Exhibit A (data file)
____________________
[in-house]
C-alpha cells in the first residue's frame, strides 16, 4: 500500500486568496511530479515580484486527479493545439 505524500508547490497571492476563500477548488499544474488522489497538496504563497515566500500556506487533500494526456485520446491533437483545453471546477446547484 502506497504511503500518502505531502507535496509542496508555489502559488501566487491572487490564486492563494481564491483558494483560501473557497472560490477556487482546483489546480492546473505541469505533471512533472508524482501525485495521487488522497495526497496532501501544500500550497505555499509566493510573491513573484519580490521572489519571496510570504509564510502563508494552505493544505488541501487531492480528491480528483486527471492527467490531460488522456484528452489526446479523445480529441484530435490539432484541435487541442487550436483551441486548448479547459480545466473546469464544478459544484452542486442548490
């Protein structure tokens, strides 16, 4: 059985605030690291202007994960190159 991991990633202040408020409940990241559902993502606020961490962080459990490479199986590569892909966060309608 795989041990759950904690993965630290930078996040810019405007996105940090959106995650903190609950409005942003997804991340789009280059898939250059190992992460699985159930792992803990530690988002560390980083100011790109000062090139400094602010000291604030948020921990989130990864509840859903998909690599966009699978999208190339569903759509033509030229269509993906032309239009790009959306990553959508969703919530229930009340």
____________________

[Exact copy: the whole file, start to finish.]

[in-house]
C-alpha cells in the first residue's frame, strides 16, 4: 500500500486568496511530479515580484486527479493545439 505524500508547490497571492476563500477548488499544474488522489497538496504563497515566500500556506487533500494526456485520446491533437483545453471546477446547484 502506497504511503500518502505531502507535496509542496508555489502559488501566487491572487490564486492563494481564491483558494483560501473557497472560490477556487482546483489546480492546473505541469505533471512533472508524482501525485495521487488522497495526497496532501501544500500550497505555499509566493510573491513573484519580490521572489519571496510570504509564510502563508494552505493544505488541501487531492480528491480528483486527471492527467490531460488522456484528452489526446479523445480529441484530435490539432484541435487541442487550436483551441486548448479547459480545466473546469464544478459544484452542486442548490
């Protein structure tokens, strides 16, 4: 059985605030690291202007994960190159 991991990633202040408020409940990241559902993502606020961490962080459990490479199986590569892909966060309608 795989041990759950904690993965630290930078996040810019405007996105940090959106995650903190609950409005942003997804991340789009280059898939250059190992992460699985159930792992803990530690988002560390980083100011790109000062090139400094602010000291604030948020921990989130990864509840859903998909690599966009699978999208190339569903759509033509030229269509993906032309239009790009959306990553959508969703919530229930009340």